3m pensioners: reclaim £1k in tax before you lose it
Filed under: Pensions
The expects say it's essential to do so - before the break goes - as you could get your hands on £1,000.
Penions Tools & Tips
Retirement Tips & Tools
Need to know: Savings
The proposalThe proposal, which we reported last week, is that the 10% tax break on some savings ought to be axed. At the moment if your 'non-savings income' is low, then the first £2,710 of interest on your savings is taxed at 10%.
For those of working age the limit on earnings is £10,815, for those aged 65-74 it may apply to those with pensions income under £13,210, and for those over the age of 65 the limit is £13,370. In practice this tends to mean that the vast majority of people who qualify for the tax break are pensioners.
However, in order to get the tax break you have to apply for it.
Missing outIn making the proposal, the OTS said that one of the reasons why the tax break should be axed was that so few people take it up. It said: "We recommend that the 10 per cent savings rate is removed, as awareness and claim levels are so low that it is ineffective in incentivising savings."
Save our Savers, which campaigns for a fairer deal for Britain's savers, submitted a Freedom of Information request to HMRC last summer and discovered that in the 2009/10 tax year, 3.5 million people would have been liable at the 10% tax rate, but that only 550,000 made a reclaim through self-assessment. There are no figures on how many did it by completing an R40 form, but it means that up to 3 million could be missing out.
Jason Riddle, a founder of Save our Savers, wrote in his blog: "The system is inequitable and the tax unfair. The way in which lower rates – designed to help those on low incomes – operate is poorly understood, bureaucratic and ineffective."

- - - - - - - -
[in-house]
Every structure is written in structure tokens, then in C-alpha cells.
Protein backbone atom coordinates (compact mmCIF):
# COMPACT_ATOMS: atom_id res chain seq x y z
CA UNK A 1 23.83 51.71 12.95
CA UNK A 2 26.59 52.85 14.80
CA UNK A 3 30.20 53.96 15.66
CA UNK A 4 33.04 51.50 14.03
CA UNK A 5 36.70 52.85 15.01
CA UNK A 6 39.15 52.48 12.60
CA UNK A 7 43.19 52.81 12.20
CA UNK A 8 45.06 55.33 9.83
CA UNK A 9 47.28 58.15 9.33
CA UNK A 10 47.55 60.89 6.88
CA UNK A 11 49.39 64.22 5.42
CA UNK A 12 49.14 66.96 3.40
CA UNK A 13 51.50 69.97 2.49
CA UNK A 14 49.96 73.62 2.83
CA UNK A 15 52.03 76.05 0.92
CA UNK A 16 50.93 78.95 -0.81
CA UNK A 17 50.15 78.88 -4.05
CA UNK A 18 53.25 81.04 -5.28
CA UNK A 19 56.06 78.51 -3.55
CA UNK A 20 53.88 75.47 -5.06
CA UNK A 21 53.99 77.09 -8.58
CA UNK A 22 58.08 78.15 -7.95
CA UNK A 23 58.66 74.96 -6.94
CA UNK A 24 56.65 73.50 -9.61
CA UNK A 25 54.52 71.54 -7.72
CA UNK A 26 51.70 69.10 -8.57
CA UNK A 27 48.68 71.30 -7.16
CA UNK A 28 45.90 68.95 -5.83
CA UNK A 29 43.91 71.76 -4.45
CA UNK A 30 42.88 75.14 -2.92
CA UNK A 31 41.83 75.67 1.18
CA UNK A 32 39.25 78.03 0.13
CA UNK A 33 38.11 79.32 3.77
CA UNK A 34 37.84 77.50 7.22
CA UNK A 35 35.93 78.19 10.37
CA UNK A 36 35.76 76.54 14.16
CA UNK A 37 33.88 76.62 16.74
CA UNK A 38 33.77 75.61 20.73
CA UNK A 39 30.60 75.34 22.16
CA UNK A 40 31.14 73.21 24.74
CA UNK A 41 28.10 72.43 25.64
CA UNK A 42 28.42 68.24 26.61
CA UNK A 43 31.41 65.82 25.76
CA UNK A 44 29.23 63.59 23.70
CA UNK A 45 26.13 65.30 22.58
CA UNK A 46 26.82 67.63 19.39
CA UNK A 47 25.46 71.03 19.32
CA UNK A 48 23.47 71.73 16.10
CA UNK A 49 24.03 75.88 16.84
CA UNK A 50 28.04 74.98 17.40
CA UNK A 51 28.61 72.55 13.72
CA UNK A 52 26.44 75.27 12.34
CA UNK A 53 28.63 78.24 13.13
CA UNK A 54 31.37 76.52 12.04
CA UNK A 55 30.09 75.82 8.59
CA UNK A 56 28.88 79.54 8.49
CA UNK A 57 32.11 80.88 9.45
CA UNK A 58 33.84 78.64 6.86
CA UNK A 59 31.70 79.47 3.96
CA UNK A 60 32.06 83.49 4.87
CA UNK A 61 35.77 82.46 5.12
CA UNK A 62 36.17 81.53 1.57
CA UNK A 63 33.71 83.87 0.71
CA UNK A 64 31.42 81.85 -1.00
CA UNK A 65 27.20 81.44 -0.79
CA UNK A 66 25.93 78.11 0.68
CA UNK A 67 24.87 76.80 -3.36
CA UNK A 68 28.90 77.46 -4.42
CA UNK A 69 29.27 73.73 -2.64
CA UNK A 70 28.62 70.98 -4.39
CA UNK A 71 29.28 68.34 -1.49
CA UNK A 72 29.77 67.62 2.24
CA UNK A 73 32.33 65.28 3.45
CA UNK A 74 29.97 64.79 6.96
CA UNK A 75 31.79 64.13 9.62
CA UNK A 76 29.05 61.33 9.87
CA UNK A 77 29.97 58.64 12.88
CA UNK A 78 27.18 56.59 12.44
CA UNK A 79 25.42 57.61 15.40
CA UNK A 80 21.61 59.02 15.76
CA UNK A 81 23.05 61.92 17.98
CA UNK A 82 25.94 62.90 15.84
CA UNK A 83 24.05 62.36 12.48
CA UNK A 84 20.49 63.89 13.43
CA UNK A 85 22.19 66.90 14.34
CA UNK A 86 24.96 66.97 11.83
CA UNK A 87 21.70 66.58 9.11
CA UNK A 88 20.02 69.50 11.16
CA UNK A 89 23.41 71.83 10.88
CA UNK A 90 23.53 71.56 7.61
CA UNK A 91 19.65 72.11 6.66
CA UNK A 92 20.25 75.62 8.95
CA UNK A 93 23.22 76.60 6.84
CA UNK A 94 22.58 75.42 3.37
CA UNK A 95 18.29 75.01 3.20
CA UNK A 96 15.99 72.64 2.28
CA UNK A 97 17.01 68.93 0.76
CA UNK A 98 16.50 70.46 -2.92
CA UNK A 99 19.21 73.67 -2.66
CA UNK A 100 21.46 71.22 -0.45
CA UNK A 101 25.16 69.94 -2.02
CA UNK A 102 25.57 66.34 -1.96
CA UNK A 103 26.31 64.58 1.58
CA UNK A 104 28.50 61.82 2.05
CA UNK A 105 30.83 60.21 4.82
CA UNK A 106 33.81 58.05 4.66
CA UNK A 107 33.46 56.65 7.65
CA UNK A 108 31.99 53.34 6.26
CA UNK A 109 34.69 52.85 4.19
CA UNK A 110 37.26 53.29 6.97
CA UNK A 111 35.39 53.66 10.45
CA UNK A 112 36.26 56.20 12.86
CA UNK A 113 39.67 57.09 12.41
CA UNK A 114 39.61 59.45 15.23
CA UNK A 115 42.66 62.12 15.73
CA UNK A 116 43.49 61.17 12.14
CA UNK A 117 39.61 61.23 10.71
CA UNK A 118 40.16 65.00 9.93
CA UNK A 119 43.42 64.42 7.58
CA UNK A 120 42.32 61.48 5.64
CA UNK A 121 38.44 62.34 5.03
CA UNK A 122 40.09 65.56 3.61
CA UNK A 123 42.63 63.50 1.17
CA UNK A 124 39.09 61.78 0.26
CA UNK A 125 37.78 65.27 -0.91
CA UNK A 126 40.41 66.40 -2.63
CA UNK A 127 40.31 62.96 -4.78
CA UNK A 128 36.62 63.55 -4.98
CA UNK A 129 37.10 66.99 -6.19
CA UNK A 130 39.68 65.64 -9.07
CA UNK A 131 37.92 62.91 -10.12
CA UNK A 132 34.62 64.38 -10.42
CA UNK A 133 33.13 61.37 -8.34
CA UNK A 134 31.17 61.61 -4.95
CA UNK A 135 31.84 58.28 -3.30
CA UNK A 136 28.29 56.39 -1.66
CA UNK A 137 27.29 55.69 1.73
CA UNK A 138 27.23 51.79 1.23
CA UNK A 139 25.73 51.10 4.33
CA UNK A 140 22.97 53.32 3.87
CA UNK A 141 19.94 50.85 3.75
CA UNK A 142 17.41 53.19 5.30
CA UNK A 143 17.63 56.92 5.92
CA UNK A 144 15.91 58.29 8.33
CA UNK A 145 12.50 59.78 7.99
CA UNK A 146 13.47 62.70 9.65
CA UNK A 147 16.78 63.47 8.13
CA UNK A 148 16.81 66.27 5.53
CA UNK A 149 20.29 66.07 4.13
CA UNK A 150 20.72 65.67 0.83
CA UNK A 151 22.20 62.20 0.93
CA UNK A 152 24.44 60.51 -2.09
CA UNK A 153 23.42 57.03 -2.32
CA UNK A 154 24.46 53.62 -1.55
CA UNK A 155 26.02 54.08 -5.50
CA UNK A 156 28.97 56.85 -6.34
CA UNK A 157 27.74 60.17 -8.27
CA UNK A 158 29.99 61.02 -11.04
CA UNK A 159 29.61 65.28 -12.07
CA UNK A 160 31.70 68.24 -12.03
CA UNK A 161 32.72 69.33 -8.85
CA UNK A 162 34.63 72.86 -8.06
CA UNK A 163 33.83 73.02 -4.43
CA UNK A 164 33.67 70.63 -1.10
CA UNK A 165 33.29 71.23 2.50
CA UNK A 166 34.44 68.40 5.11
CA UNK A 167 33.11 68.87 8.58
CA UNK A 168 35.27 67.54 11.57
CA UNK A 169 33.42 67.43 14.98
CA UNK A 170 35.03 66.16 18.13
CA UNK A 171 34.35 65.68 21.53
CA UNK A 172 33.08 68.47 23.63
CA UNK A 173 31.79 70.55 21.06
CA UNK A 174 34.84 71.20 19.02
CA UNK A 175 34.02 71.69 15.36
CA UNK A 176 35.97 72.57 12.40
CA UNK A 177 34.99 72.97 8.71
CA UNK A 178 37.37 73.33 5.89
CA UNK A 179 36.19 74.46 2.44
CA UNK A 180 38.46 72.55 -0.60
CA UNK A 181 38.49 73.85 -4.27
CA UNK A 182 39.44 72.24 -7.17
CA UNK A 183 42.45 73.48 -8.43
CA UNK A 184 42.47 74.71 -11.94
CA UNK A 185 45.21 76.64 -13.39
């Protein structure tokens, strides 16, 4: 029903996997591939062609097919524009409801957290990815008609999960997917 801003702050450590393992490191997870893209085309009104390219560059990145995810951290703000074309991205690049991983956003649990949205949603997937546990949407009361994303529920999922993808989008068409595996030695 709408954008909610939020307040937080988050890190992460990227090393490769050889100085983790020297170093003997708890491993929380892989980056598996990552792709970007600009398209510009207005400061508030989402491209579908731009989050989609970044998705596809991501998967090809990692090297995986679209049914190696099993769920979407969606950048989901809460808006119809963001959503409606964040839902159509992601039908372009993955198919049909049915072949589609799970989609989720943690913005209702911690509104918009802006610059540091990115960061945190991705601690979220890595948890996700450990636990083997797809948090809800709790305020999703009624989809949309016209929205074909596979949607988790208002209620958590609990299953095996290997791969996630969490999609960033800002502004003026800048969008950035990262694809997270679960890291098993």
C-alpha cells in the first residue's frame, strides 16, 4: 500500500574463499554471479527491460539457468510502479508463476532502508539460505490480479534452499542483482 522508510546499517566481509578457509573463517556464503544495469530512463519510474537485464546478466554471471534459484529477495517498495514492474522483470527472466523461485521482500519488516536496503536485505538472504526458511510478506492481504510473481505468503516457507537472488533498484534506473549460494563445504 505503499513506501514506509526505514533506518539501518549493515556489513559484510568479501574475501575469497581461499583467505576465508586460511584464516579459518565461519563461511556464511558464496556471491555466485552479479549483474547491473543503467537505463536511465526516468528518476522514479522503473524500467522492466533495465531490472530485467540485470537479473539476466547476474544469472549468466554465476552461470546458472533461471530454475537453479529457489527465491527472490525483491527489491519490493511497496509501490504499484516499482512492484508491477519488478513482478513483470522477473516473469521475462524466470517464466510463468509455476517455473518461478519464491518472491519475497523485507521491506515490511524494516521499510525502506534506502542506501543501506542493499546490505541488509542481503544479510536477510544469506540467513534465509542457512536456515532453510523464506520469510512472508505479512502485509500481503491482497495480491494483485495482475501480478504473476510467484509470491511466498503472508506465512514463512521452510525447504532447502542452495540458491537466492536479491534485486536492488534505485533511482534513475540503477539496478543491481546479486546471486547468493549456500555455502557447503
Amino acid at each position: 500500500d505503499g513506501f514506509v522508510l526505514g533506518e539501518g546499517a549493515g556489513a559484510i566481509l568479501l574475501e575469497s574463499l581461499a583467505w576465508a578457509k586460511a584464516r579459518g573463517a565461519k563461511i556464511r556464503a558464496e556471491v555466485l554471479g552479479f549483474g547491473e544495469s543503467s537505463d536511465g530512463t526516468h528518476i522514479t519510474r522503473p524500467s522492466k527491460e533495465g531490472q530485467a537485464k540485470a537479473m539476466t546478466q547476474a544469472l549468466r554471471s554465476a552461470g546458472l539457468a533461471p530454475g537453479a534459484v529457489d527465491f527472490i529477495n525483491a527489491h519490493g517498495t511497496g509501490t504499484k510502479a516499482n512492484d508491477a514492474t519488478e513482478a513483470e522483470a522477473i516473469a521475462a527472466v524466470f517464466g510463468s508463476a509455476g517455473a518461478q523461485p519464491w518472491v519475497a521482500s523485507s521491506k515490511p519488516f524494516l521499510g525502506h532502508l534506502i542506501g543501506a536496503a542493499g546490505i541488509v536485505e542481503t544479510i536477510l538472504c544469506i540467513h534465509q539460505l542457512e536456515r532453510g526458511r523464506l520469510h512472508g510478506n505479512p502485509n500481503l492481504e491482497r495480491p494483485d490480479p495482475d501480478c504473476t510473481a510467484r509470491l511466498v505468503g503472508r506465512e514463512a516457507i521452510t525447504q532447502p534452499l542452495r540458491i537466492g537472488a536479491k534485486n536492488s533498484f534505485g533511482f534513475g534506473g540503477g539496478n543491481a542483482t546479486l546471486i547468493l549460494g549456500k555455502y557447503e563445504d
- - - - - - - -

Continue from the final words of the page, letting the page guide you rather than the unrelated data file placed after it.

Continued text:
The Low Income Tax Reform Group Chairman, Anthony Thomas, calls it a "highly complex tax system." He added: "Pensioners are also amongst a significant number of low-income savers who pay the wrong tax by misunderstanding the process for getting their interest paid without tax taken off. "
How to claimTypically they are missing out on £90 a year, but the maximum they could be due is £271 a year. This can be backdated for four years, so they could stand to gain £1,084.
This is clearly money we could all make use of in the current climate, and with the threat of the possible withdrawal of this tax relief hanging over us, it's essential that we act fast and reclaim this money while we still can.
The process isn't always simple. If you earn less than the personal allowance it's straightforward because you just need to complete an R85 form, and you will no longer have 20% deducted from your interest.
However, if you earn more than the personal allowance and less than the limits outlined above, then you need to complete an R40 form, which means you'll have half of the tax paid back.
Of course in the long run, if the OTS gets its way, this incentive will disappear and those on low incomes will be back to paying 20% tax on all their savings. The OTS has also recommended increasing the ISA allowance, so that more of this can be tax-free However, it remains to be seen whether the government will accept this part of the proposal, or whether they will cash in on the opportunity to save more money at the expense of pensioners.
What do you think? Let us know in the comments.